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What happens to your shared property in a New York divorce?

| Aug 17, 2021 | Divorce |

Couples about to head to divorce court often have a lot of issues they still need to resolve. If they have children, they must determine how to share custody. If they don’t have prenuptial agreements, they will have to find a way to split their property with one another.

Asset division is one of the most universal headaches associated with divorce. Even those who are usually calm and composed can become very agitated at the prospect of dividing their property and debts with their ex. How does that process occur in New York?

Couples can divide their own assets or rely on the courts

Couples with marital agreements aren’t the only ones who can divorce quickly without litigation. Any couple that reaches a mutual decision about how to split their property can potentially file an uncontested divorce as well. Mediation and collaborative divorce proceedings can give a couple the right to make their own decisions about their property in their divorce.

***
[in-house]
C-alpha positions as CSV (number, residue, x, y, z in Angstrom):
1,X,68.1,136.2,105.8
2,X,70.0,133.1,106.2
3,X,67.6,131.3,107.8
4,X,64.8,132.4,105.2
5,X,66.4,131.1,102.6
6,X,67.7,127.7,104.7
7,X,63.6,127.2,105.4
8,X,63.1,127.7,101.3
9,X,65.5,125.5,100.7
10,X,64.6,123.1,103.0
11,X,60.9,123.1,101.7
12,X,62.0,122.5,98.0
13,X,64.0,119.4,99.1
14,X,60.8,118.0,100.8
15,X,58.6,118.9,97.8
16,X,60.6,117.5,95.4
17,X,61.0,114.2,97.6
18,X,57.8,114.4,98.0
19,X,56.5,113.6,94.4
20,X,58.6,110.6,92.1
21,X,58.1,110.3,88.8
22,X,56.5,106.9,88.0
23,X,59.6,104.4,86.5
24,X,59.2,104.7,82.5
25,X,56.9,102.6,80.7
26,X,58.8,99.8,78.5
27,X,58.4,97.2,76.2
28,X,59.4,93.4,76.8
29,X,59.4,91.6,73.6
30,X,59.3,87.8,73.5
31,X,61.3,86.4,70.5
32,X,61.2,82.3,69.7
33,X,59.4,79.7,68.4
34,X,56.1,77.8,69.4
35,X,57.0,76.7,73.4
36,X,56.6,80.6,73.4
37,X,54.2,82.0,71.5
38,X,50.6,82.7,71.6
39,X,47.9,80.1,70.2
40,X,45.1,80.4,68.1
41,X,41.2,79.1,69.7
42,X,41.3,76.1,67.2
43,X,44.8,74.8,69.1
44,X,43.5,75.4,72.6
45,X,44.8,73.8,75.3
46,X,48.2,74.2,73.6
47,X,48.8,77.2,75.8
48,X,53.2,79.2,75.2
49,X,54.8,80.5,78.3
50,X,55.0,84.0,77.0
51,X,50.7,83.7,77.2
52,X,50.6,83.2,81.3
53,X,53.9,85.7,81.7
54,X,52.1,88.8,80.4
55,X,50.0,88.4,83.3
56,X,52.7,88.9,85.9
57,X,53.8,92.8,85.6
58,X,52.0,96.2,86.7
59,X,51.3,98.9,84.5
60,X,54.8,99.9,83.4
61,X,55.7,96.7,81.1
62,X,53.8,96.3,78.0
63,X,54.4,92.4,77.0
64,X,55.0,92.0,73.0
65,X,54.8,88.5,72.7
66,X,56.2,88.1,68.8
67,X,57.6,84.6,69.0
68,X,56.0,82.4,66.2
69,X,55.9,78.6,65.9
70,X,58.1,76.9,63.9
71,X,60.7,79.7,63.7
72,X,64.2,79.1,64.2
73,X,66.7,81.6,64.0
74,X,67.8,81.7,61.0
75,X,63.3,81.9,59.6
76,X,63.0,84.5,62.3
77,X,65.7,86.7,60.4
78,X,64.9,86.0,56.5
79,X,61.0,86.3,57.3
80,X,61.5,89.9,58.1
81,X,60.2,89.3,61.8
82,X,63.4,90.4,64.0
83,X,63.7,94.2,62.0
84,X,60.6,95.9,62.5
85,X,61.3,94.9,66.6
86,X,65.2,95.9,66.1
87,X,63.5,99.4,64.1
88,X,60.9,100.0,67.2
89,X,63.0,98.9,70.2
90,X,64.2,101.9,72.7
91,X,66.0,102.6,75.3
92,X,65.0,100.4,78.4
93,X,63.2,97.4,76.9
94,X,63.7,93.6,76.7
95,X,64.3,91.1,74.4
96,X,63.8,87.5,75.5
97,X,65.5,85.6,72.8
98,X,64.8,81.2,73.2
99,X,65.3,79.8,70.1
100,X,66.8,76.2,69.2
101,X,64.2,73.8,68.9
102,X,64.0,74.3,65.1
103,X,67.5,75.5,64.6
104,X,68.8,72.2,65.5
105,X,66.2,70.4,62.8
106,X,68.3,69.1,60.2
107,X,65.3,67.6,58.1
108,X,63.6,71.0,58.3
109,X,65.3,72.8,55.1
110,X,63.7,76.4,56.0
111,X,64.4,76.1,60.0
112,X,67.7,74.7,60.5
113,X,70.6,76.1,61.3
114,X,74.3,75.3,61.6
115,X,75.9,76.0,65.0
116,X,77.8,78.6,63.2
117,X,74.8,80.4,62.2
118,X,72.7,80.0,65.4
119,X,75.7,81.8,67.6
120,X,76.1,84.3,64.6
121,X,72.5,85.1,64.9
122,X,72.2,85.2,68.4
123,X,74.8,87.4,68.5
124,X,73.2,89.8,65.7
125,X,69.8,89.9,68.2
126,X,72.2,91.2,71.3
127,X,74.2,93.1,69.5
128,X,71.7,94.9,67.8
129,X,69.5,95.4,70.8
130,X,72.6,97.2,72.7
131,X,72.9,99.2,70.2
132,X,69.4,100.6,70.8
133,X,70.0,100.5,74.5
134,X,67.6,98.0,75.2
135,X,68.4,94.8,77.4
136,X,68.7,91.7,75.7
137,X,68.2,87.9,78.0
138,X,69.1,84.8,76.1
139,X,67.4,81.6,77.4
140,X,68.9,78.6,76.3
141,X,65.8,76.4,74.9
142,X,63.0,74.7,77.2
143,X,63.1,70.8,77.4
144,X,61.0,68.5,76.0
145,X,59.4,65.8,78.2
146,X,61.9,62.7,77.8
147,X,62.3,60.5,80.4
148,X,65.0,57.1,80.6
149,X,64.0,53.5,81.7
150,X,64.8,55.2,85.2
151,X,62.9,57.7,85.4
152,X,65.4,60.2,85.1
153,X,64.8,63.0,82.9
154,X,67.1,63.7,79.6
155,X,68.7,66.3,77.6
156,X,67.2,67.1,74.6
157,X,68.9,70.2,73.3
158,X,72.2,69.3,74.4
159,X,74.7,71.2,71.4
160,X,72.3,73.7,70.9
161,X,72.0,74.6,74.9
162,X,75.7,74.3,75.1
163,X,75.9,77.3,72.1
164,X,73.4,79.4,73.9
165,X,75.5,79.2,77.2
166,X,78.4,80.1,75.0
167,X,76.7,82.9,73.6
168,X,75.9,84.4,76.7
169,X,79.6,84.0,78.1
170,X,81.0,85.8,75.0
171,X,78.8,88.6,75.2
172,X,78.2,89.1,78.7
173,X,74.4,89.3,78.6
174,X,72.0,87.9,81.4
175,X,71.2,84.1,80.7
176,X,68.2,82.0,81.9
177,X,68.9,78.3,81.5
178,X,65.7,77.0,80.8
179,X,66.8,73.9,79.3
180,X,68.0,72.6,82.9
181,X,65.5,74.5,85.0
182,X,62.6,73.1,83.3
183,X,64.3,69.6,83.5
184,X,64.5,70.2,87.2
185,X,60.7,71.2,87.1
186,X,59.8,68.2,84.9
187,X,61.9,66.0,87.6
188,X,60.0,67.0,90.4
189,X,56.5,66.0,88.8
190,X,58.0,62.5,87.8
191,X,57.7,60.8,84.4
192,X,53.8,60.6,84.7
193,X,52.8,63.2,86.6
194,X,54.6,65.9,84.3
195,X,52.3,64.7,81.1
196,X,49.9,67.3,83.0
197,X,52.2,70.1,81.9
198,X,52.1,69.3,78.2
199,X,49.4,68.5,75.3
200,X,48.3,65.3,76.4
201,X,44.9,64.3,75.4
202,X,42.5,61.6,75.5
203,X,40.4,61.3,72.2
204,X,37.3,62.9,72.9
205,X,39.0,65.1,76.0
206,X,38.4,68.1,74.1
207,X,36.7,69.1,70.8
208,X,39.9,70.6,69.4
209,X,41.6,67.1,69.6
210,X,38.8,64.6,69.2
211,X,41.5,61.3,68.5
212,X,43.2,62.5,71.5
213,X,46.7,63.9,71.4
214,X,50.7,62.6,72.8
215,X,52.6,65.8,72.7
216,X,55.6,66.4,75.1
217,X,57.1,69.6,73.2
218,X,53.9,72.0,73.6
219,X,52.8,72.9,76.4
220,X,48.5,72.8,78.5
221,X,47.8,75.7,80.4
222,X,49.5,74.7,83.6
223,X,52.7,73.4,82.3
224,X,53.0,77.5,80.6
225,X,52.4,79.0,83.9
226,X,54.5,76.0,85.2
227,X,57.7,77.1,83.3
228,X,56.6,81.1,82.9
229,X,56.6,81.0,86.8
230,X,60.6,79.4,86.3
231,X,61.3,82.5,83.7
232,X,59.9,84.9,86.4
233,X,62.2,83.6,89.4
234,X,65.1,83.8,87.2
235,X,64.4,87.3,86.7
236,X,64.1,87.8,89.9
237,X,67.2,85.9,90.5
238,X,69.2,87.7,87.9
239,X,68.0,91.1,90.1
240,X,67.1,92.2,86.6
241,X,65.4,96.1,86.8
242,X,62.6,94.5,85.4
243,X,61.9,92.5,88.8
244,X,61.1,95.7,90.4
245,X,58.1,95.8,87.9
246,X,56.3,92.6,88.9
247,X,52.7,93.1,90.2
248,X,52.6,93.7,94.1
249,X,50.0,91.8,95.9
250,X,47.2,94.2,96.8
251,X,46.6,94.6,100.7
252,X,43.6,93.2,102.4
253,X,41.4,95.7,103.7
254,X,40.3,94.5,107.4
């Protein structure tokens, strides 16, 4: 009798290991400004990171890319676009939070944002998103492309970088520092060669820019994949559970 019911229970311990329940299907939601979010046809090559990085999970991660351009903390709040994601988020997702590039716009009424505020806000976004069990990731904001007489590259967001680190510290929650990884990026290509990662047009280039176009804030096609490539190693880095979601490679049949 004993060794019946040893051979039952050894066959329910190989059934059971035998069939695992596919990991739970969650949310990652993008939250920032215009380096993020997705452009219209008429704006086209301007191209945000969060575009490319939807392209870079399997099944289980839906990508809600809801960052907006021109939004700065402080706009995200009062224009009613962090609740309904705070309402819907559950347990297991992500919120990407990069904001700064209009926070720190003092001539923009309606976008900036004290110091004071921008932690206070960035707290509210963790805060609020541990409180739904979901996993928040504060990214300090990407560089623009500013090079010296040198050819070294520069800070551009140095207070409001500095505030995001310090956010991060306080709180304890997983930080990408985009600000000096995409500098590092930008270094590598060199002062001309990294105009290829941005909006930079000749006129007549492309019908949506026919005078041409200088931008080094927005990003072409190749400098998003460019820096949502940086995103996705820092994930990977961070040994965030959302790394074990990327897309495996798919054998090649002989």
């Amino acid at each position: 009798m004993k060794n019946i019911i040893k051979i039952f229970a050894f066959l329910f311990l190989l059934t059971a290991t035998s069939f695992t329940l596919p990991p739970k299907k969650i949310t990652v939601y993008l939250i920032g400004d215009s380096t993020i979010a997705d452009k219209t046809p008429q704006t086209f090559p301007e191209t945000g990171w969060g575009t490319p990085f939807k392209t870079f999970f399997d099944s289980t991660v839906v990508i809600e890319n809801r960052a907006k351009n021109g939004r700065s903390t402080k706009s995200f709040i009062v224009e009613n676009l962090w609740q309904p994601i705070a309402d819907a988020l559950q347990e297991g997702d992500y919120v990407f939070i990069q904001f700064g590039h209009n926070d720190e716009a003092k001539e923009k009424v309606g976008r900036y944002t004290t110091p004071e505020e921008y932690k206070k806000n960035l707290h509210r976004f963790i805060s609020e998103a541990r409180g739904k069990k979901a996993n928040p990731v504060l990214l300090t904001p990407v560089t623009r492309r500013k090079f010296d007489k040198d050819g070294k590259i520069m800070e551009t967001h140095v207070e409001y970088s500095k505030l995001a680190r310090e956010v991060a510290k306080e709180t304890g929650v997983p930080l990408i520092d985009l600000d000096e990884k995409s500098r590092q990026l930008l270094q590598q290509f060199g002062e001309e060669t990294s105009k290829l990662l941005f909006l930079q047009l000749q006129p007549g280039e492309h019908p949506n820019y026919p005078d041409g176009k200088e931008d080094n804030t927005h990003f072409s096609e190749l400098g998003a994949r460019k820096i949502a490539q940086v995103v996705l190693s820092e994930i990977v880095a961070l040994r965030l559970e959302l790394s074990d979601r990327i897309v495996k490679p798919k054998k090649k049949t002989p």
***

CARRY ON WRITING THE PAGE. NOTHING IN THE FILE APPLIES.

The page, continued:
If you can’t agree with your ex or your ex won’t work with you, then you may have no choice but to go to court. Judges in New York will apply the state’s equitable distribution law to your property. They will look at what you earned during the marriage as well as the property and debt you acquired. Then, with a focus on fairness given your current situation and marital contributions, the judge will split assets and debts between both spouses.

Understanding how New York judges approach property division can help you plan for divorce and also make it easier to negotiate a settlement outside of court.